To locate a total of seven Messier objects fairly easily, first position your scope on the star Alnasl - the very tip of the teapot’s spout. Now start heading up till you come across our first treasure referred as M8. Known as the Lagoon Nebula and a favourite at public star parties, M8 is a stellar nursery located 4,100 light years from us is where molecular clouds of hydrogen are slowly condensing. Over millions of years of this condensing and squeezing to high pressures and temperatures, a star is produced. At visual magnitude 5.6, this emission nebula is an easy naked eye target as seen from a dark location. Moving up a tad we come across M20 or the Trifid Nebula. Residing a bit further at 5,200 light years, we see the combination of the tell-tale red emission nebula producing even more stars and its bluish reflection nebula in which star light is bouncing off it light a flashlight on fog.



Keep moving up north, stopping at other open star clusters till you come across the Swan Nebula of M17. This is yet another star forming region around 6,00 light years away. As you march north and cross the border into Serpens, your eyes will pick up the Eagle Nebula. Here we have the famous M16 thanks to the Hubble Space Telescope’s lovely portrait of the “Pillars of Creation”. Again the Eagle is a star forming region that sets about 7,000 light years from us. It just misses naked eye visibility but at magnitude 6.4 is an easy target in binos or a telescope finder. M16 is positioned in the arm next to us or Sagittarius arm.


One of the best globular cluster I have ever seen is M22. This must see object of found a few degree east of Kaus Borealis which is the top star of the teapot. At just over 10,000 light years from us, M22 is one of the closest of its kind. It measures some 97 light years in width and of its estimated 70,000 stars, astronomer have identified thirteen variables. M22 is a big, beautiful globular that appears a bit larger than the full moon. Astronomers have found two black holes lurking within this cluster. Be sure to include this gem on your next observing run.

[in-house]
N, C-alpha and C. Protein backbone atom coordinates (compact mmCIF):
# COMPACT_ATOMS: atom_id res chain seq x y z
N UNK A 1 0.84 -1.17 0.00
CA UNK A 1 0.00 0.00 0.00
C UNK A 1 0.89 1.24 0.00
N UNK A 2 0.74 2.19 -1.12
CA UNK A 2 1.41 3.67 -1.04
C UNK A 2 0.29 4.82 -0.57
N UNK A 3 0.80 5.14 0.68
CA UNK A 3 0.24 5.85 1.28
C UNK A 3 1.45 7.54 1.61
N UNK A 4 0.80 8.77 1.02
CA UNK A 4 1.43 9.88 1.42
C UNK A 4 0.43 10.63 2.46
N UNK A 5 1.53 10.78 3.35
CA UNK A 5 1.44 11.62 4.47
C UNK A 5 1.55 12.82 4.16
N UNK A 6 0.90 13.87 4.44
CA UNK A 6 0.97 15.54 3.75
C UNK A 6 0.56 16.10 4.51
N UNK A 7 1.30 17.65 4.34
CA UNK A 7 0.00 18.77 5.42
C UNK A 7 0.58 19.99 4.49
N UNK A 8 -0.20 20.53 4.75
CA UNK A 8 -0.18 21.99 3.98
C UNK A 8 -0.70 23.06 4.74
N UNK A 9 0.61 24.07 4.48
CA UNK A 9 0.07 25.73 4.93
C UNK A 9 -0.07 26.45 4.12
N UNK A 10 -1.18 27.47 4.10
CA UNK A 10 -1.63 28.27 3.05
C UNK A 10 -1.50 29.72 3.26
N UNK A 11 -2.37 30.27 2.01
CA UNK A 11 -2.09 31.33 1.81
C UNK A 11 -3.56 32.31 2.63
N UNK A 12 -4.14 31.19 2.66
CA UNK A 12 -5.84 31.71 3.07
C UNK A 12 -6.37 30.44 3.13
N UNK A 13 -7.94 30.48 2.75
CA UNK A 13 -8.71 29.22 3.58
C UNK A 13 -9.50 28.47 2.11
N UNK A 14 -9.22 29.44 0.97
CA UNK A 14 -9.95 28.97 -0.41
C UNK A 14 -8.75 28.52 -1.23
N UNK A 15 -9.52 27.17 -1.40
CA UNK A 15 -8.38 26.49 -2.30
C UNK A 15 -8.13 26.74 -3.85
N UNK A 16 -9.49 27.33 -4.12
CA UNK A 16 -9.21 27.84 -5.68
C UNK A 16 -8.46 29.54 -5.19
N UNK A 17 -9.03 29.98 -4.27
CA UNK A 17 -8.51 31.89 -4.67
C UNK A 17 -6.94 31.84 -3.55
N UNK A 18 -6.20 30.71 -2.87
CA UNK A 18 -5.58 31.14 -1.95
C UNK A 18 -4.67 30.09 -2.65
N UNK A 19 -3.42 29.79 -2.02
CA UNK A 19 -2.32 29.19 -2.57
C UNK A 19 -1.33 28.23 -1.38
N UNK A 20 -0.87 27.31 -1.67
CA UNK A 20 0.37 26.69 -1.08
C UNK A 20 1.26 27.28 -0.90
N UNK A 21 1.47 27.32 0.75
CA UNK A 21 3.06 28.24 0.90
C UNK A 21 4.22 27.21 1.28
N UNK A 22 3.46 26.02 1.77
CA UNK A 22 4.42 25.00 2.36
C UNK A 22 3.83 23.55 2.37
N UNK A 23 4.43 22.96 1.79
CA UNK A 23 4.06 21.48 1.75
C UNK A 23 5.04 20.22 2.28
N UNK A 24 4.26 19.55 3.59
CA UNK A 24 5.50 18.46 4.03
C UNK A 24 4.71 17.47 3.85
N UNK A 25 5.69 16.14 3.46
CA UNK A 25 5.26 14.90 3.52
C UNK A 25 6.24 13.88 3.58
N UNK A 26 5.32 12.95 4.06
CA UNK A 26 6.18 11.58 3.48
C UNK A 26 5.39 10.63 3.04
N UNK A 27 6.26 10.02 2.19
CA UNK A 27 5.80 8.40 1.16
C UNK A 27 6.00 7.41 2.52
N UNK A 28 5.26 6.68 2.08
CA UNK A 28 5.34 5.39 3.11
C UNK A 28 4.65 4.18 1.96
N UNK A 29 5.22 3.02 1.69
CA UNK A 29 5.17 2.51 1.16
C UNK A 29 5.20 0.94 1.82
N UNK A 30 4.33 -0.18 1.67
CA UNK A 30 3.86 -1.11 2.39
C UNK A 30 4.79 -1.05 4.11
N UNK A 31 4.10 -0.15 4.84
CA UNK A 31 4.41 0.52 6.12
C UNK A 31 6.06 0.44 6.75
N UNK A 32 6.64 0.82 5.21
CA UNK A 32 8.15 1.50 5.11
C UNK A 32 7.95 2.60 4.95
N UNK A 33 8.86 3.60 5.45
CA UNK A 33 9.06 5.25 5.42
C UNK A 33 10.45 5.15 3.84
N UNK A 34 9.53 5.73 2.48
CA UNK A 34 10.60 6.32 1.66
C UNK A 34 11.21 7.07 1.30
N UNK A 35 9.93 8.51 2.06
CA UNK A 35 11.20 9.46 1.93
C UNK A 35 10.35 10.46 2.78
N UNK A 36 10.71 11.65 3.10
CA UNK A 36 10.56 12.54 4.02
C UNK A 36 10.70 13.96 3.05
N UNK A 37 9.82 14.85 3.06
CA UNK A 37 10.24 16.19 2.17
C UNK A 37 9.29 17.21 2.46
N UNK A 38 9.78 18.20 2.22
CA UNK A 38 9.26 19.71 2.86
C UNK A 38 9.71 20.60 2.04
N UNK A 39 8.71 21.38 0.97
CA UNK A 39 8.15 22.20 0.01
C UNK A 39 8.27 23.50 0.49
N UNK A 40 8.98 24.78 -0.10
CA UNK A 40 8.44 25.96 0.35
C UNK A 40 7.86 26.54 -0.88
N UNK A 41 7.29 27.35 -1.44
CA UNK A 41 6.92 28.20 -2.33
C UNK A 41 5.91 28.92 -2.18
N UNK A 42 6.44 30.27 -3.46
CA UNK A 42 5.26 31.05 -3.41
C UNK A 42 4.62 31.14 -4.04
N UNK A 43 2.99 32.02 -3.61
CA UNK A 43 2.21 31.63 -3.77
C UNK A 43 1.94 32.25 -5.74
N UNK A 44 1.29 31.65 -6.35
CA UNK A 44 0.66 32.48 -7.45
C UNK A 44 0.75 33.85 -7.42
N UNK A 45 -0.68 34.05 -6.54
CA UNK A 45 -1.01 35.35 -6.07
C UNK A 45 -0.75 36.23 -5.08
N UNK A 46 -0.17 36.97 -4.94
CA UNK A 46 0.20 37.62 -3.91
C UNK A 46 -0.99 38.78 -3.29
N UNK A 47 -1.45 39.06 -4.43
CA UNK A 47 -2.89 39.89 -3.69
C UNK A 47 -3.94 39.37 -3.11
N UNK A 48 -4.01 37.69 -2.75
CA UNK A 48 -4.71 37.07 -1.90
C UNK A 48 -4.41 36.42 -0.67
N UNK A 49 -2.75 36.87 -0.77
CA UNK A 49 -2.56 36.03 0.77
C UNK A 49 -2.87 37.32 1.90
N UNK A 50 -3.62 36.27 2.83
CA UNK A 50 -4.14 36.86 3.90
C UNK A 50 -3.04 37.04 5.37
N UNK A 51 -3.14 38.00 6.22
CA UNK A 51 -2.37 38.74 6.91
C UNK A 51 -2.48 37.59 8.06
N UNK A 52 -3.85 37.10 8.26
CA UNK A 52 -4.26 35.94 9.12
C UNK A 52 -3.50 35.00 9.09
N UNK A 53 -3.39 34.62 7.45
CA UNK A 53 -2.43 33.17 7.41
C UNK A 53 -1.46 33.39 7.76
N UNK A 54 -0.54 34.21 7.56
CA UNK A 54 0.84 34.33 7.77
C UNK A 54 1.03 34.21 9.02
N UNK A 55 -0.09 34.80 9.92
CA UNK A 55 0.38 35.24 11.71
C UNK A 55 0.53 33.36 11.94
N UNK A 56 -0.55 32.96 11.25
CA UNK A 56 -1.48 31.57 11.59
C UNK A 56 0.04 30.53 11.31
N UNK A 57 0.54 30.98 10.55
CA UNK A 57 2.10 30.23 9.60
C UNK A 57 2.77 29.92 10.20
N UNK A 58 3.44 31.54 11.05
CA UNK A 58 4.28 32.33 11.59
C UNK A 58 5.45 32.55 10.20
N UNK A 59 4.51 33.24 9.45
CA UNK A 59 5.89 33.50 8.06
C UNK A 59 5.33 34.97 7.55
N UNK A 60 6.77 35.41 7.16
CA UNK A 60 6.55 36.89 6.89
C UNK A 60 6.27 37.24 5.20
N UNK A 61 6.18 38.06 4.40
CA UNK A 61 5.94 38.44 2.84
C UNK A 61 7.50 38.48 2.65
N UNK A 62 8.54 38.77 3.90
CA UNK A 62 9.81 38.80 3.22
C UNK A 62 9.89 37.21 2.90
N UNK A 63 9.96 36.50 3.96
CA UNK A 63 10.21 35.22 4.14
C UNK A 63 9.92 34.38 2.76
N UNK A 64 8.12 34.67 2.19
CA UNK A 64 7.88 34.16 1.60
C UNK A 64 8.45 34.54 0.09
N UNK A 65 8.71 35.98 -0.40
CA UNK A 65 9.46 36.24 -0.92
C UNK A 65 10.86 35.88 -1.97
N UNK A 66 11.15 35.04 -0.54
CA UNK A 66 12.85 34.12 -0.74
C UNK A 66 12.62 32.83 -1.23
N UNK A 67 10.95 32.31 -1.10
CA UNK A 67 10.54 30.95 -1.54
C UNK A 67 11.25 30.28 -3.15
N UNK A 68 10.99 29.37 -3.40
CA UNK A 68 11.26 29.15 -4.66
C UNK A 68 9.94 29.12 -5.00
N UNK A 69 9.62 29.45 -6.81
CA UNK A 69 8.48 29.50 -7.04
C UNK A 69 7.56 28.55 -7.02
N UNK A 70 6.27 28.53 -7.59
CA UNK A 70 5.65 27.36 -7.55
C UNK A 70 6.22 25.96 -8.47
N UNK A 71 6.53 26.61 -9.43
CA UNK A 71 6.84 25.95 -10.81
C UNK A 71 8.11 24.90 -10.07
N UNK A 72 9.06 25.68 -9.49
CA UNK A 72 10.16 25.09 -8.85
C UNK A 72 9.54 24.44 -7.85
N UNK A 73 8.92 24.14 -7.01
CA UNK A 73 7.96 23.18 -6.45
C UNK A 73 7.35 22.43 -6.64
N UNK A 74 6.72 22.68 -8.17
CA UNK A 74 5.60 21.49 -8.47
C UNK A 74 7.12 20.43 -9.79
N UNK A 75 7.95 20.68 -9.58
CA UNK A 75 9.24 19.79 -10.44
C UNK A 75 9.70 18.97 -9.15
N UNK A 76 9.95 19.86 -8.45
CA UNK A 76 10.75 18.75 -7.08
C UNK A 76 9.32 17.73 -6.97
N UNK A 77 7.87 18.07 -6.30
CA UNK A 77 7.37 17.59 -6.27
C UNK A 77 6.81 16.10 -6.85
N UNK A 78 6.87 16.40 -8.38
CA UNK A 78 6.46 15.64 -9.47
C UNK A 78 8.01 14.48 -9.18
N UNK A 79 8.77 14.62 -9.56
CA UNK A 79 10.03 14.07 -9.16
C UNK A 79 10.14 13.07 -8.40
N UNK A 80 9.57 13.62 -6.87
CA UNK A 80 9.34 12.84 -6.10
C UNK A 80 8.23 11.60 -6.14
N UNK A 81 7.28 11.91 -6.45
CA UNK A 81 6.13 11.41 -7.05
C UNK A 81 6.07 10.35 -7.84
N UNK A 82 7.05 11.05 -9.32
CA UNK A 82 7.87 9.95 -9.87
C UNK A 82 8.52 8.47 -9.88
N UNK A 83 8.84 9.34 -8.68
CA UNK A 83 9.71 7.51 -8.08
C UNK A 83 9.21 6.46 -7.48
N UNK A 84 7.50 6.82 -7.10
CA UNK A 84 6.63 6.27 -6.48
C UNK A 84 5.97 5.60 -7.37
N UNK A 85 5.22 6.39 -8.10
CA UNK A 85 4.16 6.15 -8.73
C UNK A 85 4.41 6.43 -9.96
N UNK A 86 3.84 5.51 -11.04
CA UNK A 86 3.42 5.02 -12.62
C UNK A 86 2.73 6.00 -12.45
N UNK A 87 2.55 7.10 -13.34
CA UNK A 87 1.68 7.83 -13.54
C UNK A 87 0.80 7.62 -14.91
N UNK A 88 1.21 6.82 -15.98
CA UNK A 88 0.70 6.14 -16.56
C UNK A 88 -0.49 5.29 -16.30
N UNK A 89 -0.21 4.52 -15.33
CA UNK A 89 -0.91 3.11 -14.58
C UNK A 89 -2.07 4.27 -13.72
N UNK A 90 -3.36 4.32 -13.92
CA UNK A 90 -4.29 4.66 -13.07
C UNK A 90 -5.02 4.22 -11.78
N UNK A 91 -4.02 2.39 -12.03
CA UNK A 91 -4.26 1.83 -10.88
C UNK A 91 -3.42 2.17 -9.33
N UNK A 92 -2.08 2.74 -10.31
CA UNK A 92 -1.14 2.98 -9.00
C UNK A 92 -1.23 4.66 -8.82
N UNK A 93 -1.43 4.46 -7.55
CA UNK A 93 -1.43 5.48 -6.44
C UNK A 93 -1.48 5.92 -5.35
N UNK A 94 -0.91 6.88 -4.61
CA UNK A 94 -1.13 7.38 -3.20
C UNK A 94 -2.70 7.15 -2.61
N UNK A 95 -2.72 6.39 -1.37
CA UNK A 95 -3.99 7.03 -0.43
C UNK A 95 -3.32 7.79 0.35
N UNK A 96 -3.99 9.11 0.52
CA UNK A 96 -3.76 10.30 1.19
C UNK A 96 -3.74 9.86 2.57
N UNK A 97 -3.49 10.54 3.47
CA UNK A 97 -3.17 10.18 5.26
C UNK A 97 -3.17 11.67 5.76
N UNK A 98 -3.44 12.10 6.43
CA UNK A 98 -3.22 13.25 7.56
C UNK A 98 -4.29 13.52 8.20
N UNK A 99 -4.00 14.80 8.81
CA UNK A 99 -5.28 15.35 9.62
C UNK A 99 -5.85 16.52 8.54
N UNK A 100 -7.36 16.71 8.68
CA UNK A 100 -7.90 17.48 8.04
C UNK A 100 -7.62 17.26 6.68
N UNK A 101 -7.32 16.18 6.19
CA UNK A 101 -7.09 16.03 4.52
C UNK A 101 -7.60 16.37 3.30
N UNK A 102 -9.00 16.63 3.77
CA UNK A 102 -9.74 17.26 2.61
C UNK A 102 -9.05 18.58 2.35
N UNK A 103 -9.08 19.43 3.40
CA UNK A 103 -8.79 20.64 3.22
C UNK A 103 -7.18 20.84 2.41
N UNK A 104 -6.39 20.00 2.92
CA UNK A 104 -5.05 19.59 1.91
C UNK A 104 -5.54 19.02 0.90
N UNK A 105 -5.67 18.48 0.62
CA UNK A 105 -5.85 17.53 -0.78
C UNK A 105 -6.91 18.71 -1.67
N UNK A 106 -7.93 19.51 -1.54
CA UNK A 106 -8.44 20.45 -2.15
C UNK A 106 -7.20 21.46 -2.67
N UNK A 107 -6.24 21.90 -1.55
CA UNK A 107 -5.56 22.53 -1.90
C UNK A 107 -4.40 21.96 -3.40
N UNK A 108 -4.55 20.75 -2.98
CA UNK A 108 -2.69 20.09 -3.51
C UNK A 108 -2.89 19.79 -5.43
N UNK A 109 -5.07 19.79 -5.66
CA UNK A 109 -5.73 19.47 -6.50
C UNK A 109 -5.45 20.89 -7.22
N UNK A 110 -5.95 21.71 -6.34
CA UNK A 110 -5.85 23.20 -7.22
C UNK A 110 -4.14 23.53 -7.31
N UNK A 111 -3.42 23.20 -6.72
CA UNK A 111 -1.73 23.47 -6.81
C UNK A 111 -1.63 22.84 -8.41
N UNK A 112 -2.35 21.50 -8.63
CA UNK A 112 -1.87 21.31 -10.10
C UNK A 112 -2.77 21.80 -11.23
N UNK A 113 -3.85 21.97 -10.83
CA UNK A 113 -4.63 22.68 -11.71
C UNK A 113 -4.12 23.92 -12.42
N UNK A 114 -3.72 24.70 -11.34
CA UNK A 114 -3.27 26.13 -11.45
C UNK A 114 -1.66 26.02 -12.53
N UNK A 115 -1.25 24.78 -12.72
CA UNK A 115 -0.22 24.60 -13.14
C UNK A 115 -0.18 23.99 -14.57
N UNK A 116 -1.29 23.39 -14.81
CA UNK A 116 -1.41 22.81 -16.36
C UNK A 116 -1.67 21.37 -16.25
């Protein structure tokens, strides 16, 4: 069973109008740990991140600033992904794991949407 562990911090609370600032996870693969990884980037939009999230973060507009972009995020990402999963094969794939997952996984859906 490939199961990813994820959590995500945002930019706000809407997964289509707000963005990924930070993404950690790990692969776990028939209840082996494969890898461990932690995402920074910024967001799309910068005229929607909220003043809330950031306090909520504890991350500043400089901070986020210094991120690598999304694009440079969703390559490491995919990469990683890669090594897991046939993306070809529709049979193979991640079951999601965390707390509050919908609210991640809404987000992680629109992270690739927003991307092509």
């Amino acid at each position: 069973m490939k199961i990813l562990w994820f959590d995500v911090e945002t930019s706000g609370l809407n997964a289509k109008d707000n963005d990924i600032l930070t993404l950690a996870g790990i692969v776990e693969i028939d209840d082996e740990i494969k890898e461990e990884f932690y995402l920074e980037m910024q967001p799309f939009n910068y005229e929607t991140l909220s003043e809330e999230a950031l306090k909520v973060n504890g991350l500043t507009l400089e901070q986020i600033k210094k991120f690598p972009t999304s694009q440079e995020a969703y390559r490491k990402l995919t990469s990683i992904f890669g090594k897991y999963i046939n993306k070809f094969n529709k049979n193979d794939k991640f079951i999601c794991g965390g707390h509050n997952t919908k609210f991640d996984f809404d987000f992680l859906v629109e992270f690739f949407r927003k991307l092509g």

The planet Venus is marching up the western horizon and can now be seen for an hour and a half after sunset. If skies are clear on the 3rd, train your scope on the planet as it is immersed in the Beehive cluster. This could be a nice photo shoot but remember they are low in the sky. Keep following Venus as it leaves Cancer and moves through Leo. On the 22nd Venus will be 1.2 degrees north of Regulus, making them a striking pair. Saturn is the other planetary showpiece of the night. The ringed planet is now in the second half of the sky and sets after midnight at the beginning of the month.


The planet Jupiter is now making an early morning appearance in the east and will be south of the open cluster M35 on the 5th and then Mars has a closer encounter with the cluster on the 16th. On the 21st Mars is 0.8 degrees north of Jupiter. This month’s new moon (lunation 1120) occurs on the July 8th at 07:14 UT with the first Ramadan starting on the 9th and locating the very thin 3% lit moon will be a challenge. As a guide, the thin crescent will be almost eleven degrees south of Venus and a bit to the west. The Full Thunder Moon washes out the sky on the 22nd at 18:16 UT.    


Until next month, clear skies everyone.


Gary Boyle